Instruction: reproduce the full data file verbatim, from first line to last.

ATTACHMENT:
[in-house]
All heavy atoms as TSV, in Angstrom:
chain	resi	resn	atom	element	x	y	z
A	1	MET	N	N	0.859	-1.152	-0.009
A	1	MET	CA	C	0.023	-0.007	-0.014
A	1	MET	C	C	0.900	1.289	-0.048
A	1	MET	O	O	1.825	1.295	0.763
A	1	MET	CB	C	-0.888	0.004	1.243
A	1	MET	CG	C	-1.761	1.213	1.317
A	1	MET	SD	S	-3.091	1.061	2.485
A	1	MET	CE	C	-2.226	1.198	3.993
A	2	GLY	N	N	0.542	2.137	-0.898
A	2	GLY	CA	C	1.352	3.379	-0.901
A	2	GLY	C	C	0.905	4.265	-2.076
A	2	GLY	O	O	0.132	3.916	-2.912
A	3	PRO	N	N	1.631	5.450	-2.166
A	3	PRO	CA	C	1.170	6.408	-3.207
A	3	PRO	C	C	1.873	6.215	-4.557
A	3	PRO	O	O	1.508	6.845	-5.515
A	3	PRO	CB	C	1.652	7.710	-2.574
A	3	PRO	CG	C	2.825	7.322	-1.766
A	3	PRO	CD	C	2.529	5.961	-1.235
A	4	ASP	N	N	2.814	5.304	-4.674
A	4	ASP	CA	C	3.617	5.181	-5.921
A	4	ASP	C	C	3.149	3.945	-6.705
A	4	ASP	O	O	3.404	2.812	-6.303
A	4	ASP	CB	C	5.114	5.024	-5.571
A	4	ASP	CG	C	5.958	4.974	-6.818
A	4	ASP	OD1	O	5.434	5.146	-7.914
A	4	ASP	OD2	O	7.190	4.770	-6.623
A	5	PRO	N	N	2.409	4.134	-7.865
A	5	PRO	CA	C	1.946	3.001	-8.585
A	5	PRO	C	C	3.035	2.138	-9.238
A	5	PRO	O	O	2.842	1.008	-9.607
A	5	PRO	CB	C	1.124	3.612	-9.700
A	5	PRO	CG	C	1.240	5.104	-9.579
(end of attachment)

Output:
[in-house]
All heavy atoms as TSV, in Angstrom:
chain	resi	resn	atom	element	x	y	z
A	1	MET	N	N	0.859	-1.152	-0.009
A	1	MET	CA	C	0.023	-0.007	-0.014
A	1	MET	C	C	0.900	1.289	-0.048
A	1	MET	O	O	1.825	1.295	0.763
A	1	MET	CB	C	-0.888	0.004	1.243
A	1	MET	CG	C	-1.761	1.213	1.317
A	1	MET	SD	S	-3.091	1.061	2.485
A	1	MET	CE	C	-2.226	1.198	3.993
A	2	GLY	N	N	0.542	2.137	-0.898
A	2	GLY	CA	C	1.352	3.379	-0.901
A	2	GLY	C	C	0.905	4.265	-2.076
A	2	GLY	O	O	0.132	3.916	-2.912
A	3	PRO	N	N	1.631	5.450	-2.166
A	3	PRO	CA	C	1.170	6.408	-3.207
A	3	PRO	C	C	1.873	6.215	-4.557
A	3	PRO	O	O	1.508	6.845	-5.515
A	3	PRO	CB	C	1.652	7.710	-2.574
A	3	PRO	CG	C	2.825	7.322	-1.766
A	3	PRO	CD	C	2.529	5.961	-1.235
A	4	ASP	N	N	2.814	5.304	-4.674
A	4	ASP	CA	C	3.617	5.181	-5.921
A	4	ASP	C	C	3.149	3.945	-6.705
A	4	ASP	O	O	3.404	2.812	-6.303
A	4	ASP	CB	C	5.114	5.024	-5.571
A	4	ASP	CG	C	5.958	4.974	-6.818
A	4	ASP	OD1	O	5.434	5.146	-7.914
A	4	ASP	OD2	O	7.190	4.770	-6.623
A	5	PRO	N	N	2.409	4.134	-7.865
A	5	PRO	CA	C	1.946	3.001	-8.585
A	5	PRO	C	C	3.035	2.138	-9.238
A	5	PRO	O	O	2.842	1.008	-9.607
A	5	PRO	CB	C	1.124	3.612	-9.700
A	5	PRO	CG	C	1.240	5.104	-9.579